Monocyte lineage cells (macrophages in particular) may be the main sources of pro-inflammatory IL-1β and TNF-α [22, 38]. We next tried to identify the cells within colonized tumors responsible for producing these two cytokines. First, we double stained macrophages (CD68), neutrophils (Ly-6G/Ly-6C) or DCs (CD11c) for IL-1β or TNF-α and examined them under an immunofluorescence (IF) microscope. Second, we performed flow cytometry analysis using isolated cells from tLNs and spleens to identify and quantify IL-1β/TNF-α-producing cells. We could not collect data from the tumor region in the ΔppGpp Salmonellae-treated group because cells were either dying or already dead. Instead, we analyzed IL-1β and TNF-α expression in the tLNs and spleen. The IL-1β- and TNF-α-producing cells within the total cell, macrophage (CD11b+F4/80+), neutrophil (CD11b+Gr1+), and DC (CD11c+MHCII+) populations were analyzed after re-stimulation with PMA and ionomycin.

The results showed that macrophages and DCs might produce IL-1β. Some macrophages co-localized with the IL-1β signal (Fig. 4A), while neutrophils located beside IL-1β (Fig. 4B). Intriguingly, the pattern of the fluorescence signals suggested precise co-localization of IL-1β and DCs, indicating that most DCs within the tumor produce IL-1β (Fig. 4C). Flow cytometry analysis supported the IF microscopic findings showing that treatment with ΔppGpp Salmonellae led to a significant increase in IL-1β expression by DCs and macrophages in tLNs and the spleen (Fig. 4D, E). Thus, although DCs may not be the only producer of IL-1β, they appear to be the main producer in response to Salmonellae colonization.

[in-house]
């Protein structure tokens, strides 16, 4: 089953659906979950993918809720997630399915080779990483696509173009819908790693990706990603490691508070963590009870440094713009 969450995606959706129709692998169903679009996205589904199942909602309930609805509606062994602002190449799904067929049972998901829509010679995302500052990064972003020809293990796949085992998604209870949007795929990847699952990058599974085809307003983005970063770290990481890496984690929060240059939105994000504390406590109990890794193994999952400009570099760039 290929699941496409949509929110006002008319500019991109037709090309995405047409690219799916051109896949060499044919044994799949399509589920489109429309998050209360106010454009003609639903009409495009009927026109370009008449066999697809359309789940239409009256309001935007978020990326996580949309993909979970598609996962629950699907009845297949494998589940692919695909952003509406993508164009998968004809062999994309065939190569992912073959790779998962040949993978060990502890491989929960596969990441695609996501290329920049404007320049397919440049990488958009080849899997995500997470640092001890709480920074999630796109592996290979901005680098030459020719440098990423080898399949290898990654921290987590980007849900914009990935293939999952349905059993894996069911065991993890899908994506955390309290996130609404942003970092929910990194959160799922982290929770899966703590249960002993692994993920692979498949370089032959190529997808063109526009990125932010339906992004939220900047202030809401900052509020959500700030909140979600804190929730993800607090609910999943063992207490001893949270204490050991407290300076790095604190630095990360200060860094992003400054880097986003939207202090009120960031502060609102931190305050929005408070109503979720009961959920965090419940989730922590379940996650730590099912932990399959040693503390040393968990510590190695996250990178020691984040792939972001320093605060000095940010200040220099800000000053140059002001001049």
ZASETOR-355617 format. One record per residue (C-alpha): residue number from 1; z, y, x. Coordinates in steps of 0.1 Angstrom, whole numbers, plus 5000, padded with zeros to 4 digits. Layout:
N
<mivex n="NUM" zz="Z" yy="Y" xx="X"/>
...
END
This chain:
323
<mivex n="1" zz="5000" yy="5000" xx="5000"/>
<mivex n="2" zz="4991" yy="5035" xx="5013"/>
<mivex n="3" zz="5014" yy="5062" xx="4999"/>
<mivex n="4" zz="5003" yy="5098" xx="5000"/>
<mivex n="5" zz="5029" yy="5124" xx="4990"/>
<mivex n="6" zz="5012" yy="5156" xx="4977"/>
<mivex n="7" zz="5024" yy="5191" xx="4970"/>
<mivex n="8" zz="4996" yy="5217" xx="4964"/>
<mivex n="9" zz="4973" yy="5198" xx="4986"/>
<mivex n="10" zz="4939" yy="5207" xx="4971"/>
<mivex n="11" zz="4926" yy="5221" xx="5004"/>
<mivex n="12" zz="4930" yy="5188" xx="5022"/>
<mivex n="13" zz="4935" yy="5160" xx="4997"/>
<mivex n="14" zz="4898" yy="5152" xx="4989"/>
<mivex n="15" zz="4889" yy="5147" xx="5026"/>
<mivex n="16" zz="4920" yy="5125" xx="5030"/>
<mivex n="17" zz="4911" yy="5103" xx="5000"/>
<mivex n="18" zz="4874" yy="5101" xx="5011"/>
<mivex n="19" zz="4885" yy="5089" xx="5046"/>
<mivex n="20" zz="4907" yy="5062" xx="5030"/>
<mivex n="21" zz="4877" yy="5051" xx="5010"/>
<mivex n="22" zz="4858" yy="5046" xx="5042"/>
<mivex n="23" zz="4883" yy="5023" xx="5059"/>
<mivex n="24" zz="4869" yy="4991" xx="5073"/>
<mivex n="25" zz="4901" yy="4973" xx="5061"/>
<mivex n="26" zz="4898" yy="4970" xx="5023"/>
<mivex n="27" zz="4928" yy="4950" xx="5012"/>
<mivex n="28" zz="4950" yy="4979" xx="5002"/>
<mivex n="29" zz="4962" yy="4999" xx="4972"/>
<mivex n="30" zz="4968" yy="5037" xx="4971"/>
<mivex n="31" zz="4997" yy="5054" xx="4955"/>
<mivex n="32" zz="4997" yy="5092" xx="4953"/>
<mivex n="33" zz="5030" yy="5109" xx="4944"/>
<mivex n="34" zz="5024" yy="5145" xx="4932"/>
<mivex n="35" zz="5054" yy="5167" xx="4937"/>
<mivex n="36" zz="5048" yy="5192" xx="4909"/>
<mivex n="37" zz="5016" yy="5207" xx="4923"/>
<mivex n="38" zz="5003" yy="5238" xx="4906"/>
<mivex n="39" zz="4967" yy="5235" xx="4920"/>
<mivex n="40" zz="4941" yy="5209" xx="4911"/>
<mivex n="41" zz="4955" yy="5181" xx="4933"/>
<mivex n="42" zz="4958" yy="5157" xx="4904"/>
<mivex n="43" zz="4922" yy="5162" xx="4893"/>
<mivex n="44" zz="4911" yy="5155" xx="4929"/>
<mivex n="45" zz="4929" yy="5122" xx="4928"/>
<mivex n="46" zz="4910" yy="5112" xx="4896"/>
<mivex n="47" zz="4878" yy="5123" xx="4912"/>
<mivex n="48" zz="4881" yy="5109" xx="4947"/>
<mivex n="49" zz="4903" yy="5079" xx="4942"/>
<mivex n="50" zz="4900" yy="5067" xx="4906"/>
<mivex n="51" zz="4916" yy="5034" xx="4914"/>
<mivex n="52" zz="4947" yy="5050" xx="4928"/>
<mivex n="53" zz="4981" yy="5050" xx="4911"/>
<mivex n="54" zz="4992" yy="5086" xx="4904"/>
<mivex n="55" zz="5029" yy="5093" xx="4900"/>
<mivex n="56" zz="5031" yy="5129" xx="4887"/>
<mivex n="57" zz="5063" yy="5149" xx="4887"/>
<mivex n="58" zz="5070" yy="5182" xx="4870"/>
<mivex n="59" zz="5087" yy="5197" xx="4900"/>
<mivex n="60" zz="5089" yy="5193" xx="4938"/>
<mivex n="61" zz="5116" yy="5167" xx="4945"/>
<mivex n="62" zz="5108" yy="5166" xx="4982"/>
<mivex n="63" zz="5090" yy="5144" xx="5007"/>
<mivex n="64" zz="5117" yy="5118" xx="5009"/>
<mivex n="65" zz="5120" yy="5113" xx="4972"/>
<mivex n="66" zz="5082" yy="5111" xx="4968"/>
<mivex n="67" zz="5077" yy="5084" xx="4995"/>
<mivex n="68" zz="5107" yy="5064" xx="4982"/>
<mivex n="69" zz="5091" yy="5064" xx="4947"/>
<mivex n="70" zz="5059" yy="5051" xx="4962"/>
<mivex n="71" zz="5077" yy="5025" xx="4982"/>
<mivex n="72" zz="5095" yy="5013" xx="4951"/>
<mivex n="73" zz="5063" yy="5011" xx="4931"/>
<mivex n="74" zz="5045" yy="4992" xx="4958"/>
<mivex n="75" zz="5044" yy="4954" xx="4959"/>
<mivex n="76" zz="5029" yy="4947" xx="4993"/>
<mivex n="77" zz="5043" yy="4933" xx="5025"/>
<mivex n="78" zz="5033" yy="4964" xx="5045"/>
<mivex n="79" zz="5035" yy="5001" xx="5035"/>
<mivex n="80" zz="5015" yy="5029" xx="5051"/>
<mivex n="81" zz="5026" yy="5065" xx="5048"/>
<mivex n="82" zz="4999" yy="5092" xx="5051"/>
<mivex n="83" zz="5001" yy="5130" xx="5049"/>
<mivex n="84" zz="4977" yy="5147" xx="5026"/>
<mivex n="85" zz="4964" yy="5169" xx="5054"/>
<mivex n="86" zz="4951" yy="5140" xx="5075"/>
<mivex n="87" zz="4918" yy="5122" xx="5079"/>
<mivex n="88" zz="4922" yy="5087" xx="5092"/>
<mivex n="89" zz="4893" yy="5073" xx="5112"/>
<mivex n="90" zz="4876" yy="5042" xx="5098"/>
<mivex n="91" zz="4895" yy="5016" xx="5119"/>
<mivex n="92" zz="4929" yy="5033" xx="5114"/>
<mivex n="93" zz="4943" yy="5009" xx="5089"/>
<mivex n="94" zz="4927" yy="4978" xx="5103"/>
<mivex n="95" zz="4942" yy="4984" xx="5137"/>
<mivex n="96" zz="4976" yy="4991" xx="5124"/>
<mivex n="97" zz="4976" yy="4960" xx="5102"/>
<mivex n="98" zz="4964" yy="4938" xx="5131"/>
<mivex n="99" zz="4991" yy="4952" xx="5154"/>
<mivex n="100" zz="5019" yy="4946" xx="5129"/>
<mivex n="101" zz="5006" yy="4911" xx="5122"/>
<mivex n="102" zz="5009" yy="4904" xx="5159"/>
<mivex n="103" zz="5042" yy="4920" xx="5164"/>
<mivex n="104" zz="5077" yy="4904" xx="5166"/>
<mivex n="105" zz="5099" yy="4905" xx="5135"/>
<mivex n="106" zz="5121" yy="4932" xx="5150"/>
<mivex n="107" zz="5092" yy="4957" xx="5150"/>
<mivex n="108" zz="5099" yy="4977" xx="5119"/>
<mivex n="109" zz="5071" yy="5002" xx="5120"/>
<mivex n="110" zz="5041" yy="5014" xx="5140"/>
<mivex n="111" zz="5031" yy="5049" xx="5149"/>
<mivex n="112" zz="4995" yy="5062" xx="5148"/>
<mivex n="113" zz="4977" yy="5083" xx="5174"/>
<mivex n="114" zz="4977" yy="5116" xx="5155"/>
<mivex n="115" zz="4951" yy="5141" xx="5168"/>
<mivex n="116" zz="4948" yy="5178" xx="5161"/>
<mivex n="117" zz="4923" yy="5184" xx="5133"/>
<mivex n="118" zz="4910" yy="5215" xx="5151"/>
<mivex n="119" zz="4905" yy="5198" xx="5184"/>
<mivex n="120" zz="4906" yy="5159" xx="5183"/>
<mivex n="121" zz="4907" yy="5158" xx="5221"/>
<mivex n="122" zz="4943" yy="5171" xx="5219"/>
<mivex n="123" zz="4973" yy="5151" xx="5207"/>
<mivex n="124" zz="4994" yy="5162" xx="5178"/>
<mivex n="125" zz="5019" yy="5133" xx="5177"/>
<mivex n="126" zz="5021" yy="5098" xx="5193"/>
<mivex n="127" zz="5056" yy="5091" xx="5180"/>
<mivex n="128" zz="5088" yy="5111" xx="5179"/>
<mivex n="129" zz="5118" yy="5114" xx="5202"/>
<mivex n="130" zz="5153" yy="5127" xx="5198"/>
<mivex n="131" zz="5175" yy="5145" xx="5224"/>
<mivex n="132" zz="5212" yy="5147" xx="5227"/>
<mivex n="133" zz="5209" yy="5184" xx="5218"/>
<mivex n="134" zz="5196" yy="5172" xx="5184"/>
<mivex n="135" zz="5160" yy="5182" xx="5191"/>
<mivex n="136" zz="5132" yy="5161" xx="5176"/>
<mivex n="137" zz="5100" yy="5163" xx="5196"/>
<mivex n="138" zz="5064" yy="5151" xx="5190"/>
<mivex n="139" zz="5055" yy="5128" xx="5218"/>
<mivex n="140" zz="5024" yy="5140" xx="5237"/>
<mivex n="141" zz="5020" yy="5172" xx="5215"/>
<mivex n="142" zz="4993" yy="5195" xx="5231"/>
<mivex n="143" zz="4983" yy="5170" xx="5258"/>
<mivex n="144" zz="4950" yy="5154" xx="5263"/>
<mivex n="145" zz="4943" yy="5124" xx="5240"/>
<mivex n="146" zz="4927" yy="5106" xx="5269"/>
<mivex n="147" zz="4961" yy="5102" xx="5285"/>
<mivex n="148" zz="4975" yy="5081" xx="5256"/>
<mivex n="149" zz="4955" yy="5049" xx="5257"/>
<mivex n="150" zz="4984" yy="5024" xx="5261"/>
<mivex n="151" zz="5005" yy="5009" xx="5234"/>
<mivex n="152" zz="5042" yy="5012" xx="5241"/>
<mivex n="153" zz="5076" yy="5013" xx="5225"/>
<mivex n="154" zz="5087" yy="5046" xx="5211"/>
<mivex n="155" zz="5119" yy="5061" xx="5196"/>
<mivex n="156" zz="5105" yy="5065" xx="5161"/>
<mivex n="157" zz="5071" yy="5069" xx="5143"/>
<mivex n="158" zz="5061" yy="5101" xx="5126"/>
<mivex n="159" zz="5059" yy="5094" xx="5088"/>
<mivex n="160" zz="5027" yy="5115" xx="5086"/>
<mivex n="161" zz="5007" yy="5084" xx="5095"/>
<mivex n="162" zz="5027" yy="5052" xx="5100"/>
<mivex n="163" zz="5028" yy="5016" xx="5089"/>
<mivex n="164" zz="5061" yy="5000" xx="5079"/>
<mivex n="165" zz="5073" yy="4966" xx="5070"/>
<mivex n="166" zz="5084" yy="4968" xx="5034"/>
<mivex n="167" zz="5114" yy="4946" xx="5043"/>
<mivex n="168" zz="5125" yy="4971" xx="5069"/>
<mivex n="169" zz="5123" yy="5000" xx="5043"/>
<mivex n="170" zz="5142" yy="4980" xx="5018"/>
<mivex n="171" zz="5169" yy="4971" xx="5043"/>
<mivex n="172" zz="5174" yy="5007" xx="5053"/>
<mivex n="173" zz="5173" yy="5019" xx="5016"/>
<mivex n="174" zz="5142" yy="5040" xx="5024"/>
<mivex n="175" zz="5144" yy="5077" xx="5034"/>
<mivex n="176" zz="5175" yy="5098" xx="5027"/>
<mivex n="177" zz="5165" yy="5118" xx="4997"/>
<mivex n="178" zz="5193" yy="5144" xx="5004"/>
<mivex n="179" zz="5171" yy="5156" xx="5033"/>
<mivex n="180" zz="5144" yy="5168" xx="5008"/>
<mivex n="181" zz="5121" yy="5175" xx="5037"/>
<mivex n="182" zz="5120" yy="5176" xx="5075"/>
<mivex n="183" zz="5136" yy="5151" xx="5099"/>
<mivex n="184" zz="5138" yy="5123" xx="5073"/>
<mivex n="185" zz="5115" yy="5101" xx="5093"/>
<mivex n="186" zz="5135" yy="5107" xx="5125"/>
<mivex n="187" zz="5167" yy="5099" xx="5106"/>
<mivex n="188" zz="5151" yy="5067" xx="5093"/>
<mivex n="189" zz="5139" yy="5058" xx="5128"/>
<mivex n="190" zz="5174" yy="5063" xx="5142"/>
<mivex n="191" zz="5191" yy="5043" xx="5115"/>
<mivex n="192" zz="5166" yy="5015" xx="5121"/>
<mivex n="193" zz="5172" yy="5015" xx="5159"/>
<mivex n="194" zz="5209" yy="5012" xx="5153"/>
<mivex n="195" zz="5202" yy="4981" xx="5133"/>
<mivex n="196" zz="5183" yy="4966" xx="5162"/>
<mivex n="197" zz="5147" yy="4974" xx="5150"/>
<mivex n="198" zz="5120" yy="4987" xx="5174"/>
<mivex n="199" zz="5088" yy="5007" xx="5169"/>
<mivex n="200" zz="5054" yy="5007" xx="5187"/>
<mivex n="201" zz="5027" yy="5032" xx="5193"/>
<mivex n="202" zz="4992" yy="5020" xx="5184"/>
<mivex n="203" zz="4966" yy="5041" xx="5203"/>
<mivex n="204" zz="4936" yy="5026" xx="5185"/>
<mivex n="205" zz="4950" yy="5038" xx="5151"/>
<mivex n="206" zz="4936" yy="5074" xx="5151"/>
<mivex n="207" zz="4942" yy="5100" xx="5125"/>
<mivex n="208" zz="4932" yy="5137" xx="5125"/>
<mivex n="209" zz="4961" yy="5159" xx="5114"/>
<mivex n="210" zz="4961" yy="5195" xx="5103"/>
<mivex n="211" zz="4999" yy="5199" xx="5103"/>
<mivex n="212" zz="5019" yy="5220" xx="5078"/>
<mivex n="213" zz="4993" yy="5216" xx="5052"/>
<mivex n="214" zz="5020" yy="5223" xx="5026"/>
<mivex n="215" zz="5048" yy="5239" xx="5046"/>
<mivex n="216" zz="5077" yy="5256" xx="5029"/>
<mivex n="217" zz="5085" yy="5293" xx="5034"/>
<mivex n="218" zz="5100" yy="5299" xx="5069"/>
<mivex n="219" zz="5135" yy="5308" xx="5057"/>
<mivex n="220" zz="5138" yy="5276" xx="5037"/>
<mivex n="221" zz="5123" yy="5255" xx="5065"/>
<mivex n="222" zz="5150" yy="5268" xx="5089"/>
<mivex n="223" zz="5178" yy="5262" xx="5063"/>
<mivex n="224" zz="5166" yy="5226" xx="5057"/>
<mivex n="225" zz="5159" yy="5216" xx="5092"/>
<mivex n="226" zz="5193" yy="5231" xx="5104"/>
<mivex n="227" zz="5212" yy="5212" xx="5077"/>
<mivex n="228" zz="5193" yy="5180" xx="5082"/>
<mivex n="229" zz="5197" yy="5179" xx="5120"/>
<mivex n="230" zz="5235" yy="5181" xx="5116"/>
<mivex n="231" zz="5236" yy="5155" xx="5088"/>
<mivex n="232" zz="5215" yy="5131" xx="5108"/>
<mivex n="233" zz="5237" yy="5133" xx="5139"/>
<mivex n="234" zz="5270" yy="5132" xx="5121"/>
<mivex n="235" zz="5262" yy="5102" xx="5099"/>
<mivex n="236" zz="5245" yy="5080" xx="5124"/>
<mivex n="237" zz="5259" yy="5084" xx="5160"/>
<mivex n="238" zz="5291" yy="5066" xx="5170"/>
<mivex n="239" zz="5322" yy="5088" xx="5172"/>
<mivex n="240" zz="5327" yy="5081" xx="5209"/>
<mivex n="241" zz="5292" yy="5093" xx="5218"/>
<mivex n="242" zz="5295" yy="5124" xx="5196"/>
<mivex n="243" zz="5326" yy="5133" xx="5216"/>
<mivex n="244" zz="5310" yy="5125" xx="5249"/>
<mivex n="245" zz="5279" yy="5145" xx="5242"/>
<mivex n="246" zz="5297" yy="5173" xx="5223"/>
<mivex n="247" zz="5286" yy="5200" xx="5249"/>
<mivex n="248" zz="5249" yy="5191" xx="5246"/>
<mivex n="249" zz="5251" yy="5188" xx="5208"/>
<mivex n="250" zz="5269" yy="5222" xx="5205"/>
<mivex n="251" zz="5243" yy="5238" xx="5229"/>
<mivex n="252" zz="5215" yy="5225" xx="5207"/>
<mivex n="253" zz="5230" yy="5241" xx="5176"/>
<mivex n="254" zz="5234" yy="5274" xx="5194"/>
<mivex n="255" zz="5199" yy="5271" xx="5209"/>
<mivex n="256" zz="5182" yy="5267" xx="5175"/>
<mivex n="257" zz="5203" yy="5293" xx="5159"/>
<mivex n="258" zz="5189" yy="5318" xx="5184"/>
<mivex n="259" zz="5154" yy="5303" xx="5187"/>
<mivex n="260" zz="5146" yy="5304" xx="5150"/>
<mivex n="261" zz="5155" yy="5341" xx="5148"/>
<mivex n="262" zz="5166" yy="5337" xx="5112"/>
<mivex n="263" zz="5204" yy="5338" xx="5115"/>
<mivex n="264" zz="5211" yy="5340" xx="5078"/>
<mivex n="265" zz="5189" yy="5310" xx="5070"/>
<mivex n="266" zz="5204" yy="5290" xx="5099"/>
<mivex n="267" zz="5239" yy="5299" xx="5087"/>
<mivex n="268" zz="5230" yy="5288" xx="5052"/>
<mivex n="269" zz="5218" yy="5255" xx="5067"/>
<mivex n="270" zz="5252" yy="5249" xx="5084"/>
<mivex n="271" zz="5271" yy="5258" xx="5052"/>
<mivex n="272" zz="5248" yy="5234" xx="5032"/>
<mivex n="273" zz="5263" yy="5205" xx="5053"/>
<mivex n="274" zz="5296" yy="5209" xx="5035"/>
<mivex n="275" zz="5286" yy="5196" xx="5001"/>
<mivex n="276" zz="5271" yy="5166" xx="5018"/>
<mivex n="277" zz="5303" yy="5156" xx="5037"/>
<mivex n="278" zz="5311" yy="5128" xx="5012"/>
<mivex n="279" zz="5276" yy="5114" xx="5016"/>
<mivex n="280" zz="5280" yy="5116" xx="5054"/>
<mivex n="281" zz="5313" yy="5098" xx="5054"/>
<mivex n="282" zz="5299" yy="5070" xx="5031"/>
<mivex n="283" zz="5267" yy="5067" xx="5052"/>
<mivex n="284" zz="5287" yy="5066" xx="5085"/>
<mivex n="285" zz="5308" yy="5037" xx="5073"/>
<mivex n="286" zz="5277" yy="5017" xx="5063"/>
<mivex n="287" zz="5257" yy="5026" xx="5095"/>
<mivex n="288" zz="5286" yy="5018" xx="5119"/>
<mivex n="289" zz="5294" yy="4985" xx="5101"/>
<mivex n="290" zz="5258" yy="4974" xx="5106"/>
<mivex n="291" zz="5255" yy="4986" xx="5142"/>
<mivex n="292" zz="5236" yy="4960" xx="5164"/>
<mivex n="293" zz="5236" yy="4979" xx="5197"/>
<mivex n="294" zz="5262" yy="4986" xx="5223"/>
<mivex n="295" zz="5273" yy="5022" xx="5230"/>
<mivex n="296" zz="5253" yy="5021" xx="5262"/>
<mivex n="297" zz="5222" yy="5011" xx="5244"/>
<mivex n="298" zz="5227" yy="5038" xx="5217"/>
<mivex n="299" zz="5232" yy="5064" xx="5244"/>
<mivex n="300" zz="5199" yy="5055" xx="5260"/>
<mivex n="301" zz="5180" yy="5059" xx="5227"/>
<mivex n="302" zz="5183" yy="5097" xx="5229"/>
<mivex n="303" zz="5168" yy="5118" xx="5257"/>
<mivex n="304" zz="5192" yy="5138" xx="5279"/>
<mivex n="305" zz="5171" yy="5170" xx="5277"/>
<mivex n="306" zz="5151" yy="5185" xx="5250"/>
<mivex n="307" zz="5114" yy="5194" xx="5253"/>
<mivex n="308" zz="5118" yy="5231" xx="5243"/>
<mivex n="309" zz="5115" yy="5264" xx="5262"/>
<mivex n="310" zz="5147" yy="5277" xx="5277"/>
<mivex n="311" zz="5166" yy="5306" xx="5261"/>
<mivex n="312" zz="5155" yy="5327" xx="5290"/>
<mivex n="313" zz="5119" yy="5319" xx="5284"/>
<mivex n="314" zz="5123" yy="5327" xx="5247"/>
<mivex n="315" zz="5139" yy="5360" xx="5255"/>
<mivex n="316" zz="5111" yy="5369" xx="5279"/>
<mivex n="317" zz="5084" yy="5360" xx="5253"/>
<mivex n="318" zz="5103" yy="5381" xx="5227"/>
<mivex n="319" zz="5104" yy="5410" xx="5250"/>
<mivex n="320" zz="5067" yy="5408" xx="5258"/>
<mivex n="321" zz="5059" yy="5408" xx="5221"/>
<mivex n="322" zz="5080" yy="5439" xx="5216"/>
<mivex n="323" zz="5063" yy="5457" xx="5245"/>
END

Next, we identified the immune cells that secrete TNF-α in bacteria-infected tumors. As shown previously, IF double-staining revealed that most CD68+ macrophages co-localized with the TNF-α signals in ΔppGpp Salmonella-infected tumors; however, some macrophages co-localized with TNF-α signals in MG1655-infected tumors (Fig. 5A). This clearly suggests that macrophages are the main producers of TNF-α in response to bacterial colonization. There was no correlation between the localization of neutrophils or DCs and TNF-α signals (Fig. 5B, C). Quantitative analysis by intracellular flow cytometry also revealed a significant increase in TNF-α expression by macrophages (Fig. 5D, E). Taken together, these results suggest that TNF-α and IL-1β in ΔppGpp Salmonellae-colonized tumors are mainly produced by CD68+ macrophages and CD11c+ DCs, respectively.

Inhibiting IL-1β production reduces the therapeutic efficacy of ΔppGpp Salmonellae, but co-treatment with recombinant IL-1β or TNF-α increases the therapeutic efficacy

The anti-cancer activity of TNF-α is considered a promising target for BCT [25, 39, 40]. Here, we examined the role of IL-1β in Salmonella-mediated cancer therapy by blocking its activity with an anti-IL-1β antibody (Fig. 6A). An anti-IL-1β antibody abrogated the anti-tumor activity of ΔppGpp Salmonellae in tumor-bearing mice (Fig. 6B, C). Co-injection of an isotype control antibody (hamster IgG) did not abrogate the anti-tumor effect.

We next asked whether injecting recombinant IL-1β would increase the anti-tumor effects of ΔppGpp Salmonellae. Intratumoral injection of recombinant IL-1β from 5 dpi (followed by re-injection every 2 days) prolonged the tumor-suppressive activity of ΔppGpp Salmonellae (tumor growth remained suppressed until the end of the experiment). However, injection of recombinant IL-1β alone had only a mild suppressive effect compared with PBS (Fig. 6B, C). Treatment with an anti-IL-1β antibody or recombinant IL-1β did not lead to significant changes in the number of bacteria when compared with ΔppGpp Salmonellae treatment alone (Fig. S1C). Thus, neither recombinant IL-1β nor an anti-IL-1β antibody regulates the persistence of ΔppGpp Salmonellae in tumor tissue.

Considering that TNF-α has the potential to both stimulate and suppress tumor growth, we also examined its effect on tumor growth. Co-treatment with recombinant TNF-α prolonged the tumor-suppressive effects of ΔppGpp Salmonellae (Fig. S6A, B) in a manner similar to that observed after treatment with recombinant IL-1β (Fig. 6B, C). These results strongly suggest that both IL-1β and TNF-α play an important role in Salmonella-mediated cancer therapy.